New Perfume Review Diptyque Eau Capitale- The Polite Chypre

As I’ve written about numerous times, the perfume style of chypre is tough to achieve currently. The ingredients which made up the classic chypres which defined it are proscribed. It means a modern chypre must make decisions at what they want to retain over what is difficult to achieve. What seems to be the hardest thing to do is to find the bite lost using the neutered low-atranol oakmoss. There are many good examples but there are many more which fail because they become unbalanced, too much or too little bite, drawing attention to the overall deficiency at the attempt. In more recent times there has been a more pronounced effort to find that velvety texture of the oakmoss, without the bite, in different combinations of materials. I think of these as “polite chypres”; Diptyque Eau Capitale is one of these.

Myriam Badault

Creative director at Diptyque Myriam Badault has been overseeing the brand since 2008. I can make the case that she has been the best creative director Diptyque has ever had. She has had a sharp eye towards the future since her tenure began. It has allowed the brand to stay relevant as it enters its sixth decade of producing fragrance. Over the most recent few years Mme Badault has been working exclusively with two perfumers. For Eau Capitale it is Olivier Pescheux who is collaborating with her.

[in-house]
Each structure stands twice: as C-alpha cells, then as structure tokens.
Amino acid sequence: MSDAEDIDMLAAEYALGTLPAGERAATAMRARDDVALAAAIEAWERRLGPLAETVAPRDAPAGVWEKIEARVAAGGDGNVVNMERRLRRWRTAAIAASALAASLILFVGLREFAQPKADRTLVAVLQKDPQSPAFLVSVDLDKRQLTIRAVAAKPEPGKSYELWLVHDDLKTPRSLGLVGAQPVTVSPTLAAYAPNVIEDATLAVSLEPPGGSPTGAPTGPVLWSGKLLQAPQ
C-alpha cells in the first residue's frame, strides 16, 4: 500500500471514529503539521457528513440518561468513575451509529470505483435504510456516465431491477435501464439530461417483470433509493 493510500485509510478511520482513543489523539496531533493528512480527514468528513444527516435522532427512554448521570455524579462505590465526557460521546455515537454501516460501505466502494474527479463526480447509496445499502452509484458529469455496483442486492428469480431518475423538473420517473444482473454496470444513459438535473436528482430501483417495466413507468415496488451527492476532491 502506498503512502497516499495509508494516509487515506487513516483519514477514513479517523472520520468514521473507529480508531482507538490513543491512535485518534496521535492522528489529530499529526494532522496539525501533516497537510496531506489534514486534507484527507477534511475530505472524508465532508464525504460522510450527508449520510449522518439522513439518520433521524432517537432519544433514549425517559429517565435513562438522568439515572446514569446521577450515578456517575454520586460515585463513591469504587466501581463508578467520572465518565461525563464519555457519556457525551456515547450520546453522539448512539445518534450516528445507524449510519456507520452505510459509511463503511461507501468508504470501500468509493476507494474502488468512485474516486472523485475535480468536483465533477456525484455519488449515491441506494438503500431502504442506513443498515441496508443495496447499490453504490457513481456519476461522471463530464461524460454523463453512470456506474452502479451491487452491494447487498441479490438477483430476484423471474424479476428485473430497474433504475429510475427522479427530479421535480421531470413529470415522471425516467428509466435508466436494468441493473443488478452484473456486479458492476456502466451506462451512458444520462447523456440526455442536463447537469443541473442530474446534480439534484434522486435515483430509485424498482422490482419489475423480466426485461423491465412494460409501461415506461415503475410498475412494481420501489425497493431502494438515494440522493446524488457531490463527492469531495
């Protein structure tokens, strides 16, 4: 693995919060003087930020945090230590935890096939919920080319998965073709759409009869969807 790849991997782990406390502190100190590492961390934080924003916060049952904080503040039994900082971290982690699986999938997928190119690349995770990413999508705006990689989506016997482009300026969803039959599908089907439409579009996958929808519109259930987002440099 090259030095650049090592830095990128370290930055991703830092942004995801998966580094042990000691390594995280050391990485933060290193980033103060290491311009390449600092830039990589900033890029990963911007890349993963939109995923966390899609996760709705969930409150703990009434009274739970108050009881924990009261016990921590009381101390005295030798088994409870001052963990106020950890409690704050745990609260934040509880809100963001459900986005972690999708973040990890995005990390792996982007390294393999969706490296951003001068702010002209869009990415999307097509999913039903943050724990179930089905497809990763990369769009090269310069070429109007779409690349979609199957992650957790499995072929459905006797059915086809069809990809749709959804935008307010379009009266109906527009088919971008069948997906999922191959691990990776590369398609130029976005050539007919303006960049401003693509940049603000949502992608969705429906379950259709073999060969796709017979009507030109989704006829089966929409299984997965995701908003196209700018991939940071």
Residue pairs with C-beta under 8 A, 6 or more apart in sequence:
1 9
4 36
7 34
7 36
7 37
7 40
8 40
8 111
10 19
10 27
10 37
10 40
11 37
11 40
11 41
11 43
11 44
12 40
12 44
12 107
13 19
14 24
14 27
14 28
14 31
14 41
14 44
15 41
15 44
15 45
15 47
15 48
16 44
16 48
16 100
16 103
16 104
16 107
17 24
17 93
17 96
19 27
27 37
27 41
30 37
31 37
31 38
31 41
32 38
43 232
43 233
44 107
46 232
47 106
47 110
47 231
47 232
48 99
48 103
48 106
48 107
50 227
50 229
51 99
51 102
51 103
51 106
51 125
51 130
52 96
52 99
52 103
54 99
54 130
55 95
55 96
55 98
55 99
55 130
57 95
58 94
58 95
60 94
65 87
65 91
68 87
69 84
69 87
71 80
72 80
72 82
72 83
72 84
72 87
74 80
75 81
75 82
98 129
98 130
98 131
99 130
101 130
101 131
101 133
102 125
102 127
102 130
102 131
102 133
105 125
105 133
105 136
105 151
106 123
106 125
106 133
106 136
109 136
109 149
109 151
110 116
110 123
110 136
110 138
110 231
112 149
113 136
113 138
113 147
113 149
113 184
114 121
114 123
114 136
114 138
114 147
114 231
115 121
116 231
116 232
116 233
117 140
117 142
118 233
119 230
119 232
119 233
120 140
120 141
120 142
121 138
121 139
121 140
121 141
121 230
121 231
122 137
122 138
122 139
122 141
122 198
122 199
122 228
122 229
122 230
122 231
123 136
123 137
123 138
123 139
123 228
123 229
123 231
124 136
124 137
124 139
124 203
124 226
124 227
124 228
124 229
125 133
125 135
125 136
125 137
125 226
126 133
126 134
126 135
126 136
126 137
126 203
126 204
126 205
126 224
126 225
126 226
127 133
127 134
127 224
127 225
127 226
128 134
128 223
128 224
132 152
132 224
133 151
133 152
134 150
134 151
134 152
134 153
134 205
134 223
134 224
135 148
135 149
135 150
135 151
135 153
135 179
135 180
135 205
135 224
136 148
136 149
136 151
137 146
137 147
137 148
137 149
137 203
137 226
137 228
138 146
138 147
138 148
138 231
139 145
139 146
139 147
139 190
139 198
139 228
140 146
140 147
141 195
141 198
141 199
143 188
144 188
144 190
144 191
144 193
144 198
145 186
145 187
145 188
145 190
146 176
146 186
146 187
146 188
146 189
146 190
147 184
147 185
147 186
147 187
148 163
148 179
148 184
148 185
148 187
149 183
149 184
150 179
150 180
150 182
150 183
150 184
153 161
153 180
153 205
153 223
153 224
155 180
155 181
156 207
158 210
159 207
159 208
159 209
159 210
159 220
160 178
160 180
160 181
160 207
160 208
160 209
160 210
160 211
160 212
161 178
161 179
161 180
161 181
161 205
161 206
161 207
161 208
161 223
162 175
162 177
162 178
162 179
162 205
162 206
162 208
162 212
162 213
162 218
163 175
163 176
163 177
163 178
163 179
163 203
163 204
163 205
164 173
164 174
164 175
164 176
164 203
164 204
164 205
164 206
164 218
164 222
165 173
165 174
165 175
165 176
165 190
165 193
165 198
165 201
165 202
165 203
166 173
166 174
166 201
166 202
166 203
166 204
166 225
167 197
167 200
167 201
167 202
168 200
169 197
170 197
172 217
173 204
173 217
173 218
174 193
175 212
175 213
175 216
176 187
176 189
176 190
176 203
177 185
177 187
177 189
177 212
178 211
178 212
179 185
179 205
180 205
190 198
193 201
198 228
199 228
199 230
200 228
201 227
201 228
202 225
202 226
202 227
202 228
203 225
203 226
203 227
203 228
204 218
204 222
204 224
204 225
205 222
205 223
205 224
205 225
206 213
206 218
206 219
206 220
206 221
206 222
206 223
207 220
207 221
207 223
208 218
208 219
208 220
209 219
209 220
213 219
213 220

Olivier Pescheux

Eau Capitale opens on a top accord dominated by the multi-faceted baie rose. It is slightly enhanced by bergamot and pepper, but it is all baie rose in its herbal fruity glory. A full Bulgarian rose meshes with the baie rose to form what is becoming a contemporary classic pairing. It is given a bit of a different spin as ylang-ylang slips through the side door in the heart. Now comes the part where they have to decide what to do to be a chypre. In this case M. Pescheux uses a trio of synthetics in akigalawood, georgywood, and amboxan. This forms a neo-chypre which does retain a bit of the mossy texture without any of the edginess of the vintage type. The spiciness of the akigalawood does its best to provide that but just provides a pleasant spiciness in the end.

Eau Capitale has 10-12 hour longevity and average sillage.

The press materials call Eau Capitale “a lively chypre”. Perhaps so. I prefer thinking of it as polite.

Disclosure: this review is based on a sample provided by Diptyque.

Mark Behnke

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